The routine of the Pilgrims is in circuits arranged in harmony with the interest shown and requests received; and since many changes occur during a year we desire that REQUESTS FOR PILGRIM VISITS be made yearly, in May. Please answer the following questions, or as many of them as apply in your case. These responses are filed for our information for twelve months. You need not repeat the questions, but merely indicate them thus: (a), (b), etc. A postal card will serve our every purpose and be easy to file away. All interested classes please attend to this matter at once.

(a) How many "Bible Students" reside in your vicinity? (b) Are weekly meetings held by you? (c) How many are usually in attendance? (d) Where do you now meet? (Full street address.) (e) At what hours are the Sunday studies held? (f) Was a vote taken on the "Pilgrim" invitation? (g) How many voted for the invitation to be sent? (h) How many, if any, voted against the invitation? (i) Would a suitable place be found for a public meeting? (j) What attendance do you think could be secured for the public session by such notification and advertising as your class would give? (k) Would a suitable place be found for semi-private meetings for the interested? (l) Have the members of your class chosen leaders in accord with DAWN VOL. VI., chapters 5 and 6? If so, give names and full addresses. (m) Give full names and full addresses of the two to whom notification of a coming Pilgrim should be sent, and please notify us of any change. (n) If your town is not on a railroad give name of proper railroad station to stop at, and tell how Pilgrim could get from station. Would he be met? (o) Give writer's name and address in full.


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"Having therefore this promise, dearly beloved, let us cleanse ourselves from all filthiness of the flesh and spirit, perfecting holiness in the fear of the Lord."--`2 Cor. 7:1`.

WE ARE not to understand the Apostle here to mean that we are to cleanse ourselves from the condemnation of original sin. Time and again the Apostle Paul and all the writers of the New Testament reiterate in various forms the declaration that by the deeds of the law no flesh can be justified in God's sight. This signifies that nothing that we can do can enable us to live perfectly, even if original sin

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were cancelled for us; hence it would be a still greater impossibility for us not only to live perfectly now but to accumulate a merit which would cancel for us our share in the original transgression. On the contrary, the Scriptures with united voice declare that only by the shedding of blood could there come a remission of original sin--that only "by his stripes are we healed:" that the "Lord laid on him [Jesus] the iniquity of us all," "He died the just for the unjust that he might bring us to God," and that by virtue of his sacrifice for our sins we are made acceptable with God, and the condemnation against us as members of Adam's race is set aside that we may have a new start. (`Heb. 9:22`; `Isa. 53:5,6`; `I Pet. 3:18`.) Not only so, but knowing that in our fallen flesh dwelleth no perfection, the Lord has graciously arranged to cover all our blemishes that are of heredity and not of intention, not of our willing. Thus we have what is Scripturally known as justification by or through faith in the great atonement which God has effected through the death of his Son.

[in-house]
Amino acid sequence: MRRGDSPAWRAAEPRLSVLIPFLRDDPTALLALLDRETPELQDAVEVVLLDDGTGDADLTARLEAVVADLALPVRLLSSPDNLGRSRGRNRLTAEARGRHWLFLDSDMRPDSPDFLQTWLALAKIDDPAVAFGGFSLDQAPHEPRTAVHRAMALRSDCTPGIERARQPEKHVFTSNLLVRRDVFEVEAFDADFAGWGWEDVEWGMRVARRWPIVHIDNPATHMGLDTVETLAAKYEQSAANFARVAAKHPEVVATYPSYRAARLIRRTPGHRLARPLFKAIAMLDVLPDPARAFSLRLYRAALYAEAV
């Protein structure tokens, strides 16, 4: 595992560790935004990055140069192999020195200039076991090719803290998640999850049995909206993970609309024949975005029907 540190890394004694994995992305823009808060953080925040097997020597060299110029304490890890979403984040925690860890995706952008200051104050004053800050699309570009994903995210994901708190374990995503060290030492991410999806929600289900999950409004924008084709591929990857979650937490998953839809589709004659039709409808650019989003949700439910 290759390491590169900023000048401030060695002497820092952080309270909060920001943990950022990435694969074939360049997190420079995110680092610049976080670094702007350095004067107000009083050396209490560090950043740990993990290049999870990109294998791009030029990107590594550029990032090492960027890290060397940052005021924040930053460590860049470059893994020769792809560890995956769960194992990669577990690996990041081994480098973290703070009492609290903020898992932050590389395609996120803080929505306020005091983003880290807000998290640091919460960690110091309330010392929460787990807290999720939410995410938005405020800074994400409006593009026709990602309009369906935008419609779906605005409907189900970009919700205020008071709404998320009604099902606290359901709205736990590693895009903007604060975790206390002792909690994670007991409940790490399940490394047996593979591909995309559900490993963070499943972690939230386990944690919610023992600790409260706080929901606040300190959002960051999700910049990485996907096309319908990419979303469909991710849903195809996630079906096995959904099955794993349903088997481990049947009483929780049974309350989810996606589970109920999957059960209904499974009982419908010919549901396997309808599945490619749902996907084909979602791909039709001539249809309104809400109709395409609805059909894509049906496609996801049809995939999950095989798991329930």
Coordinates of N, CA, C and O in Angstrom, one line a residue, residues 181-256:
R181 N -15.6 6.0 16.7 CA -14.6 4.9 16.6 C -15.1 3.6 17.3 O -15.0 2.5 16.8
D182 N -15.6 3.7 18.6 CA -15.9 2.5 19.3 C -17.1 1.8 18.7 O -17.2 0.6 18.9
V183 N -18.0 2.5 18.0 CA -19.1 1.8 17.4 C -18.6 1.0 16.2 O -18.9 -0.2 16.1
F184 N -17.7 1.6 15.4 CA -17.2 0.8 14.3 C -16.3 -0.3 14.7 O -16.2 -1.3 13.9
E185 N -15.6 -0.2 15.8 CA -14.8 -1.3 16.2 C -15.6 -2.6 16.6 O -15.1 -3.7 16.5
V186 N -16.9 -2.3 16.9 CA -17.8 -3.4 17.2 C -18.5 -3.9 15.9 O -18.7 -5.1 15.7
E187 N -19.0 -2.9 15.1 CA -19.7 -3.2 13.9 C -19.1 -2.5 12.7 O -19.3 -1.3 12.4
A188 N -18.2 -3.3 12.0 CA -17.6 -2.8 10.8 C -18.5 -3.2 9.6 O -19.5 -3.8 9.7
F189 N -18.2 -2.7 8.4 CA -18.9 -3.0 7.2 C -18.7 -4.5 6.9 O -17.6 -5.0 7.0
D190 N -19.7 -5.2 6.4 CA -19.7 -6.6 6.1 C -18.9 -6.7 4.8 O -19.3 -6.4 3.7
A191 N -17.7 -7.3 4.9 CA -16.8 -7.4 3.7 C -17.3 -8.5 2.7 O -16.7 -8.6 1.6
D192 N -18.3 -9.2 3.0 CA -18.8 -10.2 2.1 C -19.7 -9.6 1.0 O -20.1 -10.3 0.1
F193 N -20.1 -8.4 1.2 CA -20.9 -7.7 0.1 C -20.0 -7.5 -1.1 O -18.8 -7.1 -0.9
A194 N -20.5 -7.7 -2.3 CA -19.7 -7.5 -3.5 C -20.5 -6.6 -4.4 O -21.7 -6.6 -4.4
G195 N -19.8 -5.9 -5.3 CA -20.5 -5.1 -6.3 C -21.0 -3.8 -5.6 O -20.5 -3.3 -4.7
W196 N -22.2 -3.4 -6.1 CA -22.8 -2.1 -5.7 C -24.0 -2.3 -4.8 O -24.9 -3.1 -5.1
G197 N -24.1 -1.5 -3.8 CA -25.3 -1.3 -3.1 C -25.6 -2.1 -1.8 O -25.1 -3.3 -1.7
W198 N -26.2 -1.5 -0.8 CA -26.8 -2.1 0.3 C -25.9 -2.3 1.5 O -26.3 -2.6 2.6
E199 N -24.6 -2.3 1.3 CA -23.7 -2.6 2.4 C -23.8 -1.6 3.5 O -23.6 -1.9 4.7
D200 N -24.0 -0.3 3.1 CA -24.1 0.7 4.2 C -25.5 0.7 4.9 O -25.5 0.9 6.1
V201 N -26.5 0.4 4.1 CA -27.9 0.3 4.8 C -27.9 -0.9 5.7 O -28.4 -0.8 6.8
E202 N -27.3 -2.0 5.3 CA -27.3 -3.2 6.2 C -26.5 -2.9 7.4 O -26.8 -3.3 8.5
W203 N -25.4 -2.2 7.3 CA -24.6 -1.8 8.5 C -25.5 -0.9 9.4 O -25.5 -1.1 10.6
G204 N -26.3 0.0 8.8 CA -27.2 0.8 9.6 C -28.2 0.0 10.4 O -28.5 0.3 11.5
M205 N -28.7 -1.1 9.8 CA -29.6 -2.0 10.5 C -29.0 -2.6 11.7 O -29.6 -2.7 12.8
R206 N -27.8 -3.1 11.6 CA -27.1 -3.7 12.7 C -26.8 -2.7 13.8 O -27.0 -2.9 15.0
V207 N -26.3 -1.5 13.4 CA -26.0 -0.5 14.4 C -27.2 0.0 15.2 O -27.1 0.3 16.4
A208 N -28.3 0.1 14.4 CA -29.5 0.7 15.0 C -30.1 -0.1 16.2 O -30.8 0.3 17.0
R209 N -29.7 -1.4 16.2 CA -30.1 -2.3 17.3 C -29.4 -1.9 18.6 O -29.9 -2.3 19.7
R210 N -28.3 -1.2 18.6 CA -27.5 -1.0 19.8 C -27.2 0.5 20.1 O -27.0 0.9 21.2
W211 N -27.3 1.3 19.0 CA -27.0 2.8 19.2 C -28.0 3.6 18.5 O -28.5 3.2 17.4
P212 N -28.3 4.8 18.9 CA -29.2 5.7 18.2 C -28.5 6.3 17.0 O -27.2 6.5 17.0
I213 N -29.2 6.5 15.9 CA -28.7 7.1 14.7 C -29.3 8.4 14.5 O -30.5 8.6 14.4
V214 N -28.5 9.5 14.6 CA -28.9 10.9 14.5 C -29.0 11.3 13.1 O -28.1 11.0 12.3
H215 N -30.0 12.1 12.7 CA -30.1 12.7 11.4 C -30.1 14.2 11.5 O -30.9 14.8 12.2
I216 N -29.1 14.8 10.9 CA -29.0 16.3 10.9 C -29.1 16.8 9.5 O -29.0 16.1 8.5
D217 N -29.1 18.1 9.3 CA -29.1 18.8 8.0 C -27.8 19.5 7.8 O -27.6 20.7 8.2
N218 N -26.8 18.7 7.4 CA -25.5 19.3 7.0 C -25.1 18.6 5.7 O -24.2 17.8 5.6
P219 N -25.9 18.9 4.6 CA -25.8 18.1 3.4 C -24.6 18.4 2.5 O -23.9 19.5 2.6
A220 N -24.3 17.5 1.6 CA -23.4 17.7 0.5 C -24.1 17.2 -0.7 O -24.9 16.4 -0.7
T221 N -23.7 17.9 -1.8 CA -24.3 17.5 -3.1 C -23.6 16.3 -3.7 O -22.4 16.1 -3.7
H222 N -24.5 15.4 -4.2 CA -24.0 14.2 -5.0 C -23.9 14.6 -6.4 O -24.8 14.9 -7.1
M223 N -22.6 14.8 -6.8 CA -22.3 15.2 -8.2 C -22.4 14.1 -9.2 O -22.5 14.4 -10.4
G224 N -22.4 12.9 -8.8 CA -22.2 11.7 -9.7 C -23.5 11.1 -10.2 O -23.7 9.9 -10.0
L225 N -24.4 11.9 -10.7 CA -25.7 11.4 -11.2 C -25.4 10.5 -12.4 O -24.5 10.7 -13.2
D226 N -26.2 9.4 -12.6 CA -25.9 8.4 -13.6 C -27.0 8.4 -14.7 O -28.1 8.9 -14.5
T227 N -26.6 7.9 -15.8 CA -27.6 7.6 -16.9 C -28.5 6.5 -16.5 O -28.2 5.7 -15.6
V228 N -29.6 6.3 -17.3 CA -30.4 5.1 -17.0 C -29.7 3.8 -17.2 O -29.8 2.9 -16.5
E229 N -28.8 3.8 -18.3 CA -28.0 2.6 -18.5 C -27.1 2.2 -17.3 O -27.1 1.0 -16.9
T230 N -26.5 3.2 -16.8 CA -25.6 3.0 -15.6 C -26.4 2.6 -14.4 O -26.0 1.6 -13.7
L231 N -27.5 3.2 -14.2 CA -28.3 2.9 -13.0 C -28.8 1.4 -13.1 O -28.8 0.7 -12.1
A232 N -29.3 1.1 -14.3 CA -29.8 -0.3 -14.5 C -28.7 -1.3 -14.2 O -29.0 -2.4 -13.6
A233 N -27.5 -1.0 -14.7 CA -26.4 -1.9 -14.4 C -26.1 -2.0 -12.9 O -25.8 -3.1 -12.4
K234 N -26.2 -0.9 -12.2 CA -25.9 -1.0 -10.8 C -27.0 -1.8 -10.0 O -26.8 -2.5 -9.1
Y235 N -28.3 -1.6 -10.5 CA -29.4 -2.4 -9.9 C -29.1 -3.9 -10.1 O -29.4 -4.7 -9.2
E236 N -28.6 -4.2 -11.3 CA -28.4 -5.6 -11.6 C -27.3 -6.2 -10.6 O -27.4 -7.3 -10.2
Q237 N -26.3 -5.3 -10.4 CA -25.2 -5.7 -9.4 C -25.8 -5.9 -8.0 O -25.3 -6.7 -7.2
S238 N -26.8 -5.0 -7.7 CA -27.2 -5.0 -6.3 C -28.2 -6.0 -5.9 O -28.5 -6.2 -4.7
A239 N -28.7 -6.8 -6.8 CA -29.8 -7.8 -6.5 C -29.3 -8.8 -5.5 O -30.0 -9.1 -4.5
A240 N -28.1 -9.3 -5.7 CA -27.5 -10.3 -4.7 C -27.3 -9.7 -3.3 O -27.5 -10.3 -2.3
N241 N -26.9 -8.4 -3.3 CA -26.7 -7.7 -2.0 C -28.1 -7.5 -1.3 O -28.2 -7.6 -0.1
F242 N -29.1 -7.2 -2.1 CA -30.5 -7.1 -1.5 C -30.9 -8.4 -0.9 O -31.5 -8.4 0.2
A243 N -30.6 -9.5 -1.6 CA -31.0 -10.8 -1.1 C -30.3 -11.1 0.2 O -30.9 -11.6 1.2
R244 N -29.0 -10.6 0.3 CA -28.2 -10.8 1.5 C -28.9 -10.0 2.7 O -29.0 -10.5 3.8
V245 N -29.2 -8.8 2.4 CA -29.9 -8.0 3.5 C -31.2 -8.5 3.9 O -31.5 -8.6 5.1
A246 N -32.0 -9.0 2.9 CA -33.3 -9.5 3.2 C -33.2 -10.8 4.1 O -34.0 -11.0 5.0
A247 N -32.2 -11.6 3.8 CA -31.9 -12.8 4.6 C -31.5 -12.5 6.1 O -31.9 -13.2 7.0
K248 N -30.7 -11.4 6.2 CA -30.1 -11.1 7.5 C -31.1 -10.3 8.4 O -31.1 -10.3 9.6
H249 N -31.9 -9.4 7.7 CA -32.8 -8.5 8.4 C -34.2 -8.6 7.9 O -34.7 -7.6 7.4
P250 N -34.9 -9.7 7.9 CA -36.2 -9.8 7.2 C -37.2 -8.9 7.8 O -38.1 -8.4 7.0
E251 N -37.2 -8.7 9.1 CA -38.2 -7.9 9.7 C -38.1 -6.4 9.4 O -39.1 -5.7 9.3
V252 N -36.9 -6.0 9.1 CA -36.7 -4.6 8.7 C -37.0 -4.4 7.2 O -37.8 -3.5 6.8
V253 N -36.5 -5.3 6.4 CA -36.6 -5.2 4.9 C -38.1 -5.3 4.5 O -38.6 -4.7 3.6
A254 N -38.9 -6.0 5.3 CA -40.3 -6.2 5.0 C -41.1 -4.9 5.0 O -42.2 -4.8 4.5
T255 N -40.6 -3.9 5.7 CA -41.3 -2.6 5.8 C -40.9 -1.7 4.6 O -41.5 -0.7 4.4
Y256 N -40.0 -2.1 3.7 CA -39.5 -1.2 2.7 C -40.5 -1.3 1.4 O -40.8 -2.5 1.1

It is this class, already justified "through faith in his blood" (`Rom. 3:25`), that the Apostle addresses in the words of our text--urging them to cleanse themselves from all filthiness of the flesh and the spirit. What does he mean? If we were cleansed by faith in Christ why address us thus along the line of works of our own for our own cleansing? We reply that our justification by faith was granted to us as the basis for our consecration to God as disciples of Jesus, as "followers of the Lamb." None were thus accepted unless in their hearts they turned from sin, desiring to be in harmony with God and his righteousness. Their consecration to God on the basis of their justification signified that they had not only turned from sin but that they had united their hearts and lives with Jesus--that they had enlisted under him as the Captain of their Salvation, to fight the good fight against sin in its every form, within and without, under his guidance and direction. Should these now after enlisting rest content and do no fighting against sin, either in their own mortal bodies or in their surroundings, it would be an indication that they had not the Spirit of Christ, which calls to mind the declaration of the Apostle, "If any man have not the Spirit of Christ he is none of his."--`Rom. 8:9`.